What Does a Box Spring Do
and Is It Necessary?

By Kealia Reynolds | Affiliate Disclosure

Have you ever wondered, “what does a box spring do and is it necessary?” Though a box spring does provide support for your mattress, there are other options that provide even more support and give you a better sleep experience. We’ll explain what a box spring does, compare other mattress foundations, and help you determine how to choose the best support.

Best box springs

Summary
Pros
Cons

Zinus Armita 9-Inch High-Profile Smart Box Spring

Summary

Offers the look and functionality of a traditional box spring, but it's made from steel for longer-lasting durability

Pros

Comes in convenient and compact packaging, has a 5-year limited warranty

Cons

Some customers have reported that installation is difficult

AmazonBasics Mattress Foundation

Summary

One of the most affordable box springs on the market

Pros

Easy assembly, removable cover for spot cleaning

Cons

Comes with a 1-year limited warranty

Classic Brands Instant Foundation Low-Profile 4-Inch Box Spring

Summary

Easy-to-assemble instant foundation that provides support for higher profile mattresses

Pros

Noise-free, has a drawstring cover, and is made in the U.S.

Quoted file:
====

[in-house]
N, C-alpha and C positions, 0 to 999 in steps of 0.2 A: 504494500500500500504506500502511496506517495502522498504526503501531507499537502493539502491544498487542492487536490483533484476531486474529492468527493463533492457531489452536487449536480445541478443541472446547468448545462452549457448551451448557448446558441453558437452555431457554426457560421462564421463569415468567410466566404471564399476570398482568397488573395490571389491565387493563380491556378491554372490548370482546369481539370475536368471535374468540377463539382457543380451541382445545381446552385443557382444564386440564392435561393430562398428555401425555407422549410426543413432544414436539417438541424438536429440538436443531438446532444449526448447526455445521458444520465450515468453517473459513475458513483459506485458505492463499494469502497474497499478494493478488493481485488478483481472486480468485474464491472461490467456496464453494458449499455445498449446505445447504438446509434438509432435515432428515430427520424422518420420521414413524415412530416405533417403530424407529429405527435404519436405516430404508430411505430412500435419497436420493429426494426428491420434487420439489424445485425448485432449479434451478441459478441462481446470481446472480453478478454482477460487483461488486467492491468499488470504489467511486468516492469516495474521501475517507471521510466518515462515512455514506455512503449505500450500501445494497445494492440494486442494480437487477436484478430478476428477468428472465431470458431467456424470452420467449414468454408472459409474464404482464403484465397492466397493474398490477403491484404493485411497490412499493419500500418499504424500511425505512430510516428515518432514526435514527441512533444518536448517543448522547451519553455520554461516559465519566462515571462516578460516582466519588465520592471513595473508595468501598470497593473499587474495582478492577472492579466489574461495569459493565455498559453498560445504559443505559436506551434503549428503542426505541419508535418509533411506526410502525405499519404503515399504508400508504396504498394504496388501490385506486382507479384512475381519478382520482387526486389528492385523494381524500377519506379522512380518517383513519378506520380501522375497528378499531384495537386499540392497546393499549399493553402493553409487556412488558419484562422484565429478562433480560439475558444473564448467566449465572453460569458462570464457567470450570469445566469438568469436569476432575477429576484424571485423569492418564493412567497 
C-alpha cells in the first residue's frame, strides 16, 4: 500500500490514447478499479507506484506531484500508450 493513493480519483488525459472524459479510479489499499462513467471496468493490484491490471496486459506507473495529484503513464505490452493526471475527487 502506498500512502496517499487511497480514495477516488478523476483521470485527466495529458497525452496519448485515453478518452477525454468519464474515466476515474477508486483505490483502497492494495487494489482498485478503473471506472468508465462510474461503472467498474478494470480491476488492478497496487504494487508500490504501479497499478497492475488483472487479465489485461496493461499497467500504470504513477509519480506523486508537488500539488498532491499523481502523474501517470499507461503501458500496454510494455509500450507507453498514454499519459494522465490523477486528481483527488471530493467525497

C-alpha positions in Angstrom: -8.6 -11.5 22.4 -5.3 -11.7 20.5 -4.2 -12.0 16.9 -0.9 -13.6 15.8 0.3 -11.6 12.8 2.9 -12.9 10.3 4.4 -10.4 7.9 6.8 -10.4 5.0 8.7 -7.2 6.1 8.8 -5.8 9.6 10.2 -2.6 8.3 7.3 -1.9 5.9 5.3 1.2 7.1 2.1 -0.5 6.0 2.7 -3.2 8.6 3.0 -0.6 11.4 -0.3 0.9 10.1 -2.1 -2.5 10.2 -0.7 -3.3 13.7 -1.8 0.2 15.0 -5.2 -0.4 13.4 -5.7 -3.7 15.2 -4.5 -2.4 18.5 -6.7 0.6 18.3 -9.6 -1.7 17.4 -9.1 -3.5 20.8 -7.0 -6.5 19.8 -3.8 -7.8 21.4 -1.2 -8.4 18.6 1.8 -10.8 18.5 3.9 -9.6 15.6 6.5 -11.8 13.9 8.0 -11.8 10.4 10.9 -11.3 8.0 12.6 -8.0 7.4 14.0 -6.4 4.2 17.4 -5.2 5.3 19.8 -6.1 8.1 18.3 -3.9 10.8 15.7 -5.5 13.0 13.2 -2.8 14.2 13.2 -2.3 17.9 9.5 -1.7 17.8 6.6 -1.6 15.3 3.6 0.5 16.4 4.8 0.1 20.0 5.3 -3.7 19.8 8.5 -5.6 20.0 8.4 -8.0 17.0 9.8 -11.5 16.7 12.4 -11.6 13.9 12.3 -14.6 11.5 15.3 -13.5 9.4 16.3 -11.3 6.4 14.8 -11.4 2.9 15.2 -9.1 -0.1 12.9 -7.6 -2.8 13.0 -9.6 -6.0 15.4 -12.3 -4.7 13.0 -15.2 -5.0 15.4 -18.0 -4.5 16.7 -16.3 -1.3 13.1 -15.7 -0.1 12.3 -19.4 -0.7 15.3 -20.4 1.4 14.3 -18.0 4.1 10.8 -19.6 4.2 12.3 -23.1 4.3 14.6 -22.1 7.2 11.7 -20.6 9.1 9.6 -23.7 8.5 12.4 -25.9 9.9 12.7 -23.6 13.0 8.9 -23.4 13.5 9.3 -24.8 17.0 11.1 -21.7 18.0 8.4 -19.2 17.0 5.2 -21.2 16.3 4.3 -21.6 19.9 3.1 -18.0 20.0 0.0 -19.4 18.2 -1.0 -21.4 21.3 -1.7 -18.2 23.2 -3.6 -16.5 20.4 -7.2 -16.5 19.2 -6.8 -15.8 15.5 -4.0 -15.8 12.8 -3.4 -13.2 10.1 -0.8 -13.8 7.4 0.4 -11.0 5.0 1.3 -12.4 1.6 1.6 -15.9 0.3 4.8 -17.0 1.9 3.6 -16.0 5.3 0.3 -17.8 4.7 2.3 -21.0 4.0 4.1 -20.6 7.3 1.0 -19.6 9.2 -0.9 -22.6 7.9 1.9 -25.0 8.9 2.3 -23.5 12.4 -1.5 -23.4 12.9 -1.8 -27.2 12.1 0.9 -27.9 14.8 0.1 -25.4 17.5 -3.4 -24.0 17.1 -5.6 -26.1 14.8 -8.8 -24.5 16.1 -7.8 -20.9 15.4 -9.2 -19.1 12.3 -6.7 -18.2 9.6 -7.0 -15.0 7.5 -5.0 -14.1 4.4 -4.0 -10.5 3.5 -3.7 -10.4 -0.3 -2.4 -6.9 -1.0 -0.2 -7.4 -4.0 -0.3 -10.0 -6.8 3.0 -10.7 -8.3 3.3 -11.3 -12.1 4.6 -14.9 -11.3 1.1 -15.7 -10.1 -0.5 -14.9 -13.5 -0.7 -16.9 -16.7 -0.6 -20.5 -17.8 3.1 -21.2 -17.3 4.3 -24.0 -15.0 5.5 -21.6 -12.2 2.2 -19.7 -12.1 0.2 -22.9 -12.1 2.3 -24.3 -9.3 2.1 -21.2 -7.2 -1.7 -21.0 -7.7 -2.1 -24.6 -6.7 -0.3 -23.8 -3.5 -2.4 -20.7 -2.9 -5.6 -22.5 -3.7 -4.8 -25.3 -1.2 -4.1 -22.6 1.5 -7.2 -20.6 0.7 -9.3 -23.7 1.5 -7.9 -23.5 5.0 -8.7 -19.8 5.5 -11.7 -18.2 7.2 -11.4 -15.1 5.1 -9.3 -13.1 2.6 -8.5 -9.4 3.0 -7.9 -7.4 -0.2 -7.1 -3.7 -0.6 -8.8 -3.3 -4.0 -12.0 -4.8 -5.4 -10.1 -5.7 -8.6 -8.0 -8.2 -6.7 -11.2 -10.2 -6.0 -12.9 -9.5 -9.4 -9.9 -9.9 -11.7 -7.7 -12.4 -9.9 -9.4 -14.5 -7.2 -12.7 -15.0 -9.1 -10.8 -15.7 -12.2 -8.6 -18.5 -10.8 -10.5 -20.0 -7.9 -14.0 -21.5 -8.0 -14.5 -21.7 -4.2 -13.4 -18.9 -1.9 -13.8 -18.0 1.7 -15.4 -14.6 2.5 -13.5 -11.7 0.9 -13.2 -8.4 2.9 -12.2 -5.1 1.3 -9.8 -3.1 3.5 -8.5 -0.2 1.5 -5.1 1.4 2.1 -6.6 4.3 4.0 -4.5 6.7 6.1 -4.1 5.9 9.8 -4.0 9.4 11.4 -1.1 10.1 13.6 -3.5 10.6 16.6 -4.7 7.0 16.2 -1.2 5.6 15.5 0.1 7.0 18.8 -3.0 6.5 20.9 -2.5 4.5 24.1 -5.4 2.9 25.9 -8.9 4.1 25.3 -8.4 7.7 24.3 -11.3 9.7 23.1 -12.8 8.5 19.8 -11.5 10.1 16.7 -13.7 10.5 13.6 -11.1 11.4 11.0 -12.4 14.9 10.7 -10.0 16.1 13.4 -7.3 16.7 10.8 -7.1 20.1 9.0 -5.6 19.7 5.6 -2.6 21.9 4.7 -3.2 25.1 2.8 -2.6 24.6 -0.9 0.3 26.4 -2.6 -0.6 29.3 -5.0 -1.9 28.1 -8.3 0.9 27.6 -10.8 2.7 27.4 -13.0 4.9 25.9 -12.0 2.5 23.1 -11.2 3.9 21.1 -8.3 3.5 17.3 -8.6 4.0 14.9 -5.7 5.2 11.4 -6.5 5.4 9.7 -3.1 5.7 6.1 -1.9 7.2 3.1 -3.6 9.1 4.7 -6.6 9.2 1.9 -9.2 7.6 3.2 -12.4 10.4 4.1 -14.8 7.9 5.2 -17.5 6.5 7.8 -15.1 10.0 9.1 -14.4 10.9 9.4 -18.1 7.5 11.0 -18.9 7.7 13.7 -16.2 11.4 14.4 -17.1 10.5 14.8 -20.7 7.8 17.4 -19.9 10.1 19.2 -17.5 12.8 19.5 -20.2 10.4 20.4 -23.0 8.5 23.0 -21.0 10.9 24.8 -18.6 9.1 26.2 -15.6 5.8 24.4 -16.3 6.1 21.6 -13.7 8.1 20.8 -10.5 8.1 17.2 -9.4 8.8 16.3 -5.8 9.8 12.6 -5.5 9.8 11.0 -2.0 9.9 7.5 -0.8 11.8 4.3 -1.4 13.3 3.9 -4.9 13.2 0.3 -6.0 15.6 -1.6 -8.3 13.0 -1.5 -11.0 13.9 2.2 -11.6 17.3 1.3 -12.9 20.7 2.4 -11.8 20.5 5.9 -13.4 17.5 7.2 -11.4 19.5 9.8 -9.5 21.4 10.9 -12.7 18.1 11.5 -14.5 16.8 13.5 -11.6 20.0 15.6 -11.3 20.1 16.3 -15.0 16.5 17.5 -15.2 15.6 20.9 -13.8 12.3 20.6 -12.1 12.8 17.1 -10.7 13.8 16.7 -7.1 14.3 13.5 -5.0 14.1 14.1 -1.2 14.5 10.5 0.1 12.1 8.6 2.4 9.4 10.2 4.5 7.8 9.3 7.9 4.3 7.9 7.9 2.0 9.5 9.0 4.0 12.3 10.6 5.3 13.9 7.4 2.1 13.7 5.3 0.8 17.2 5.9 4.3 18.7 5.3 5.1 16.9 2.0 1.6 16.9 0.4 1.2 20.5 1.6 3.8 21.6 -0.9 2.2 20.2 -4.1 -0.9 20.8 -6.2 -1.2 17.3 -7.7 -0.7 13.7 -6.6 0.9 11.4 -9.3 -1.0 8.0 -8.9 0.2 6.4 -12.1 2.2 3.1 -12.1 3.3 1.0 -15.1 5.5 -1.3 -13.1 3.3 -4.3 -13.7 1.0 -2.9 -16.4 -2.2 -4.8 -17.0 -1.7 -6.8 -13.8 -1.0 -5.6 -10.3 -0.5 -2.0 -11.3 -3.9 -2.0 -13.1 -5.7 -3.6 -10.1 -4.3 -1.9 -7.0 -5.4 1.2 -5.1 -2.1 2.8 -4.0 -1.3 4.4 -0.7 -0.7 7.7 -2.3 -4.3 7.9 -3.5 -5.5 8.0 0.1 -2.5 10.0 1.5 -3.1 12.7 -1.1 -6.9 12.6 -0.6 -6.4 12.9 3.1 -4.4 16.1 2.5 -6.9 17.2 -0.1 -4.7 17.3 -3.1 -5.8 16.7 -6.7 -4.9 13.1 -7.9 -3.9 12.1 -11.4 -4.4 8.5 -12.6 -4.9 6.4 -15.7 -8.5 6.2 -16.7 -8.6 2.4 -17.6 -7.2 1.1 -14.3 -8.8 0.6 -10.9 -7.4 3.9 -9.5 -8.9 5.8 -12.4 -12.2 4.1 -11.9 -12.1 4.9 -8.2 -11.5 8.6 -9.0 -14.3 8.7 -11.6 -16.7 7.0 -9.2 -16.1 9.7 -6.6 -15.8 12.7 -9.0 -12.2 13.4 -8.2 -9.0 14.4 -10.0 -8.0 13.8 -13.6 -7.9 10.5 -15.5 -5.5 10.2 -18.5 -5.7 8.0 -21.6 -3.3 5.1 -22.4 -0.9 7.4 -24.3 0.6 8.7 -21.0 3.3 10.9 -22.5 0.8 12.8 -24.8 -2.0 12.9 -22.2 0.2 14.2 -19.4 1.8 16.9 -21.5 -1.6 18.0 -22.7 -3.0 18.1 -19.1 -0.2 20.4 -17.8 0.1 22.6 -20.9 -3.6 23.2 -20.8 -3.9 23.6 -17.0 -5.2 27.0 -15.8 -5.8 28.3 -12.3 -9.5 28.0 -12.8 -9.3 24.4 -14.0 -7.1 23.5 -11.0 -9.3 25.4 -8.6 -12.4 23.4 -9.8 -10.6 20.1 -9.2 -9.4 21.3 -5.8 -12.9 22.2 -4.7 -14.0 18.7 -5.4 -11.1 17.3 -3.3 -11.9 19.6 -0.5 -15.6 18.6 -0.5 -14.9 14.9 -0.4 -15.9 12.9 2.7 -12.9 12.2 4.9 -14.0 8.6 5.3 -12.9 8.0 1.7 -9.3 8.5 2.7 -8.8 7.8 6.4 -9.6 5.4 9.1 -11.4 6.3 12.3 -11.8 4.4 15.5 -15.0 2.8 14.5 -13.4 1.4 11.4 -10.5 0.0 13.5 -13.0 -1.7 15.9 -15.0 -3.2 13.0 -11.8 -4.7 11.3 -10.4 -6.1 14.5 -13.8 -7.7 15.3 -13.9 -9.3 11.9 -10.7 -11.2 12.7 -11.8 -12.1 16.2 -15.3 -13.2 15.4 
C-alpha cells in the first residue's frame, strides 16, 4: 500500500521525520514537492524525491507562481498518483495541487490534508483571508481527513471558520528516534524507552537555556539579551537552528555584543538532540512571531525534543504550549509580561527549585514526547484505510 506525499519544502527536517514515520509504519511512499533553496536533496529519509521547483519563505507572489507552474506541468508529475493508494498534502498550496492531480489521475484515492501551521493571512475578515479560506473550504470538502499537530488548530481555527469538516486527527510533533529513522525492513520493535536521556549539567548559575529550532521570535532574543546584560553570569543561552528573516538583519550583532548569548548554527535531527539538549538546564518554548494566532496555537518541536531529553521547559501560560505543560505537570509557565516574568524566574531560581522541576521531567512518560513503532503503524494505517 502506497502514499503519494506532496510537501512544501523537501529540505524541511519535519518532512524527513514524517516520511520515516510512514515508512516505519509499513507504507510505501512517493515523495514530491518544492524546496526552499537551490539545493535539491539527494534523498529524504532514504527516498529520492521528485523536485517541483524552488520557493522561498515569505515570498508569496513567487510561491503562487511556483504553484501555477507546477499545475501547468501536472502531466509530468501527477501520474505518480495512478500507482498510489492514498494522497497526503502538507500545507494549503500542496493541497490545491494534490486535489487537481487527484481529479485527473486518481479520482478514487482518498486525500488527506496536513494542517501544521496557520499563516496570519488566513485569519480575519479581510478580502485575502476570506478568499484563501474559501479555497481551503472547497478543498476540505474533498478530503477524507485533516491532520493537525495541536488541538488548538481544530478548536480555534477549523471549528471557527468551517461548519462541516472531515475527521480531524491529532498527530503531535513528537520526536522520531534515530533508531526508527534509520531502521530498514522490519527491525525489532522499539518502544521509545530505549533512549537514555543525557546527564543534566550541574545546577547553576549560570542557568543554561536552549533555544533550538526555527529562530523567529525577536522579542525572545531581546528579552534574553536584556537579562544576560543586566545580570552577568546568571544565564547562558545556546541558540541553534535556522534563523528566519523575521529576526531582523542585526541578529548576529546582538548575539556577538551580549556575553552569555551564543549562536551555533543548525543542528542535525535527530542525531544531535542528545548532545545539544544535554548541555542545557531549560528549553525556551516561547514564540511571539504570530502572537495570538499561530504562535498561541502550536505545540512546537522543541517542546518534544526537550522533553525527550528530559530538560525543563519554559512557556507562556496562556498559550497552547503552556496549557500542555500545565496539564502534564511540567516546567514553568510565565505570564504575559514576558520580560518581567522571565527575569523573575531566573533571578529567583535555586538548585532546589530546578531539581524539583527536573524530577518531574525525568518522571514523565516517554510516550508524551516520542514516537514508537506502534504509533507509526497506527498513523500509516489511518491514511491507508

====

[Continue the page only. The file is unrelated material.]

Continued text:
Cons

Wood has been reported to be relatively cheap

What is a box spring?

A box spring is a wooden support that lifts your mattress off the ground, keeping it and you away from dust and cold air. Inside the box spring, there’s a system of large, gauge wire coils or metal rods that functions as the mattress support system. The exterior of the box spring is covered with a skid-resistance fabric that acts as a dust barrier.

What does a box spring do?

Box springs were first created to help absorb shock for thinner mattresses and improve ventilation for sleepers. They usually came in a set with a mattress. Some are used in conjunction with a bed frame to elevate your mattress and provide storage underneath the bed.

Types of box springs

There are two types of box springs: standard and low-profile. Because mattresses are thicker than they used to be, many mattress manufacturers now produce low-profile box springs. Though low-profile springs provide the same amount of support as standard box springs, they’re not as thick.

Standard box springs measure nine inches in height and low-profile box springs measure between five and five and half inches—this difference is completely aesthetic and doesn’t affect the amount of support they give to a mattress.

Do I need a box spring?

Until recently, a box spring was necessary to raise the mattress, distribute a person’s weight, and act as a shock absorber for the mattress. Additionally, a box spring is required for those who use a metal bed frame.